During the past two years, fake news has been a frequent topic of real news, with articles considering the role of social media in spreading fake news, the advent of fake videos and the role these play in the political process.
Something less well-known, though, is that fake news has also become a topic of scientific investigation.
In a paper published in March in the journal Science, David Lazer, Matthew Baum and 14 co-authors consider what we do and don’t know about the science of fake news. They define fake news as “fabricated information that mimics news media content in form but not in organizational process or intent,” and they go on to discuss problems at multiple levels: individual, institutional and societal. What do we know about individuals’ exposure to fake news and its influence upon them? How can Internet platforms help limit the dissemination of fake news? And most fundamentally: How can we succeed in creating and perpetuating a culture that values and promotes truth?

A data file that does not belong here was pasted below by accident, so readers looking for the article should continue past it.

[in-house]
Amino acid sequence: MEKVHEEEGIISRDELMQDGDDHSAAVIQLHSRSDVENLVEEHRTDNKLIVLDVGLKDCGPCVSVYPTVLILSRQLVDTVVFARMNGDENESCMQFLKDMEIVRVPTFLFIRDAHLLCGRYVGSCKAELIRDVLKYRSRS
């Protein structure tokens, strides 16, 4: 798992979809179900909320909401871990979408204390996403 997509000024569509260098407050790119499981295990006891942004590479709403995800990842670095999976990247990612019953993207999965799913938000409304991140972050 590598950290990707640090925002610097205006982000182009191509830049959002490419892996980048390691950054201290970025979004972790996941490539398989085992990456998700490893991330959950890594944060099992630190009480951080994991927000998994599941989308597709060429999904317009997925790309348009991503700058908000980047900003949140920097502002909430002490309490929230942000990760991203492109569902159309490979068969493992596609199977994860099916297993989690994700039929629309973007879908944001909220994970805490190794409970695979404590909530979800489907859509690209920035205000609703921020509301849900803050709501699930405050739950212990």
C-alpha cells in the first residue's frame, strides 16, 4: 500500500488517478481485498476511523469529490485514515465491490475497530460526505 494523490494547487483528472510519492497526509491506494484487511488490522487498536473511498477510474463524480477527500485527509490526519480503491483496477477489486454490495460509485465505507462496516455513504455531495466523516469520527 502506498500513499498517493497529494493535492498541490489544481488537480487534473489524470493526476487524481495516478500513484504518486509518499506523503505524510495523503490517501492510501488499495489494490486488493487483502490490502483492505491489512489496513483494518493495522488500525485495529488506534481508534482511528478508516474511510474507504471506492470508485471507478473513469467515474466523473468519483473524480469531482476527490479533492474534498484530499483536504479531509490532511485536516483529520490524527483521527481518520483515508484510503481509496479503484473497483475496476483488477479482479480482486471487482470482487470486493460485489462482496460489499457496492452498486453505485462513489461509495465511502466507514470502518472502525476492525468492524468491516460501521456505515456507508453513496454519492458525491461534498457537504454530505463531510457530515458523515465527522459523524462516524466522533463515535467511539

Fitting for this broad focus, the authors represent a variety of areas of expertise. Lazer and Baum, the paper’s lead authors, are affiliated with programs in network science, quantitative social science, global communications and public policy. Other contributors hail from law schools, departments of psychology, schools of journalism and industry research groups, to name just a few.
The paper makes a compelling case that the science of fake news is timely and important. One conservative estimate is that in the month before the 2016 election, the average American was exposed to somewhere between one and three articles from a known publisher of fake news. Another alarming result is that when it comes to political topics, tweets containing false information propagate more rapidly and broadly on Twitter than those containing reliable information.